One thing I'll say for the route we took out to Bozeman, we ran into very few people, not so on the return. We crossed paths with all sorts of people, cow punchers heading up to Montana, freight wagons, another army patrol, and a Crow hunting party who took a dim view of Marty. Unlike last time, Tom was here to speak for him along with offering a couple bow strings, some ammunition as well as some beads he had thought to pack anticipating just such a situation. Because of this, we didn't stop for the night preferring to keep moving in case they changed their minds and decided to come back. We roughly traveled the route future US 212 would take down towards Belle Fourche. I made sure we made a wide birth of Alzada, remembering previous problems there. Camping south of there along the Missouri, we could finally relax knowing home was very close now. I was feeling pretty good about the whole thing; we had ridden with history and worked out well as a team. On our last night out, as we sat around the campfire, where I asked Calamity about Hickok and the rumors as well as her storied life. It took a little coaxing but I got her to open up. Most of what she sold us I already knew, she recounted that fateful day in the Nuttal and Mann's saloon where Bill lost his life.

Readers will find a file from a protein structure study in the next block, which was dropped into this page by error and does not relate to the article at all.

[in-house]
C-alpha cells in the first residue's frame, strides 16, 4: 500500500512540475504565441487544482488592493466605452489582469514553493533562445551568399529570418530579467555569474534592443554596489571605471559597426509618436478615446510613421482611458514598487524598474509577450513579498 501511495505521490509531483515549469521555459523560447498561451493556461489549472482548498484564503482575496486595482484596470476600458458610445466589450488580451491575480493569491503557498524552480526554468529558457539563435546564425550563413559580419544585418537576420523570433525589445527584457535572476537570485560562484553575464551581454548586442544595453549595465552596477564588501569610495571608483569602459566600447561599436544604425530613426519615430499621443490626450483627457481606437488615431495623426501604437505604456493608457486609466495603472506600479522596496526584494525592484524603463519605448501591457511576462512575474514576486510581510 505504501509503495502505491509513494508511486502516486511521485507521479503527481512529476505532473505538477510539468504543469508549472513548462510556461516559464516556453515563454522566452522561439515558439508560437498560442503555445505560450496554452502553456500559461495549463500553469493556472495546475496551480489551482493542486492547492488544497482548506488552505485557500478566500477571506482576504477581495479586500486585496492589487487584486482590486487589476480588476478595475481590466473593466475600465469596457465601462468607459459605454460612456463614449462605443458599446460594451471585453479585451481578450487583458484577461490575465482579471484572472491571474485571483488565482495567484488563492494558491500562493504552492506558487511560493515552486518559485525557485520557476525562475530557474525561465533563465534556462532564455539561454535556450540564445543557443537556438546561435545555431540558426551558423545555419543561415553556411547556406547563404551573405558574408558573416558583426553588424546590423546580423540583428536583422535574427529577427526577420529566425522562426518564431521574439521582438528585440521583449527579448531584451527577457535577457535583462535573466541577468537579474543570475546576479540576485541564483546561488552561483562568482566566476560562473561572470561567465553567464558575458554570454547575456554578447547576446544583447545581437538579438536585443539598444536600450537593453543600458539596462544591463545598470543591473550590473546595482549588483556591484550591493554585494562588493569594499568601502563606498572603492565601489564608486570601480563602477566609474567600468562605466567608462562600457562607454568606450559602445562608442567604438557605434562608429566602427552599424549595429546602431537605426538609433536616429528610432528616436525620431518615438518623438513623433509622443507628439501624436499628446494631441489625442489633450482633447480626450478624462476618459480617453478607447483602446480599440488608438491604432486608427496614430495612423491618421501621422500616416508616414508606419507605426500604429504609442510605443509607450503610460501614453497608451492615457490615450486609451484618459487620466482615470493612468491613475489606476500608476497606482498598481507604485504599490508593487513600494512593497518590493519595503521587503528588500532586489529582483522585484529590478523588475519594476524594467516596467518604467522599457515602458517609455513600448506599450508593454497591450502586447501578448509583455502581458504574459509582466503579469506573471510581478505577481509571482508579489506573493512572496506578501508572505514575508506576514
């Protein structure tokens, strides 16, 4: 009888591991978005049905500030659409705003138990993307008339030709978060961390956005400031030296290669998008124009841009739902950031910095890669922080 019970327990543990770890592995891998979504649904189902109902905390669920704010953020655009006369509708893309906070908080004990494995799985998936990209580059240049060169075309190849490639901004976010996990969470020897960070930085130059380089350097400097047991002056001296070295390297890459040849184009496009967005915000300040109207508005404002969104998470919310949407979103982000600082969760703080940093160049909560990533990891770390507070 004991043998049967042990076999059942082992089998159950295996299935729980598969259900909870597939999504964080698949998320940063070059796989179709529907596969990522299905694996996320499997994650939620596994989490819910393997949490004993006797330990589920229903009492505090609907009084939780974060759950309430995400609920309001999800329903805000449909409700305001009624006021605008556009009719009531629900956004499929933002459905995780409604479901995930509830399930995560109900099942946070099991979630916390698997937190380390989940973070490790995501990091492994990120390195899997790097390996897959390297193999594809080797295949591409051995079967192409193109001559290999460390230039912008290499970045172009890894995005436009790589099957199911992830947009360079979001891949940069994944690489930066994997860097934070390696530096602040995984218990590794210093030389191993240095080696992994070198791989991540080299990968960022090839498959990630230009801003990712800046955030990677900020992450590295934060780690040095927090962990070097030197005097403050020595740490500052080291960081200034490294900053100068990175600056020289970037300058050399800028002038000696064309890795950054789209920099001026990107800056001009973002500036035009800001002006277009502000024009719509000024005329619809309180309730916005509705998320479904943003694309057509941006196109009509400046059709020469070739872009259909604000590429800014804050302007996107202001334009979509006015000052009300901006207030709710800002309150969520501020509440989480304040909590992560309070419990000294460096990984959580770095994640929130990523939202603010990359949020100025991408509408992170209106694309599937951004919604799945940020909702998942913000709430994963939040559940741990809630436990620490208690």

"I was waitin' for Bill to finish his game," she said. "He had a horse he was thinking of buying and he wanted me to give it a look-see to make sure it wasn't gimp or sick. I was standin' at the bar talkin' to a fellow that drove for Charlie when this little fellow stormed in. I'd seen him around town before and didn't think nuthin of it. Anyway, he came up to the bar and bought a drink then started whisperin' to another man at the bar. I continued to talk to my friend when next thing I know McCall was standin behind Bill watchin' him play. I turned back to the bar to order another drink when there came a shot. I turned around and my Bill was lyin on the floor. I immediately went to him but he was dead. Some say I called the little fellow a dirty rat but I can't really remember what I said, if anything, my Bill was dead."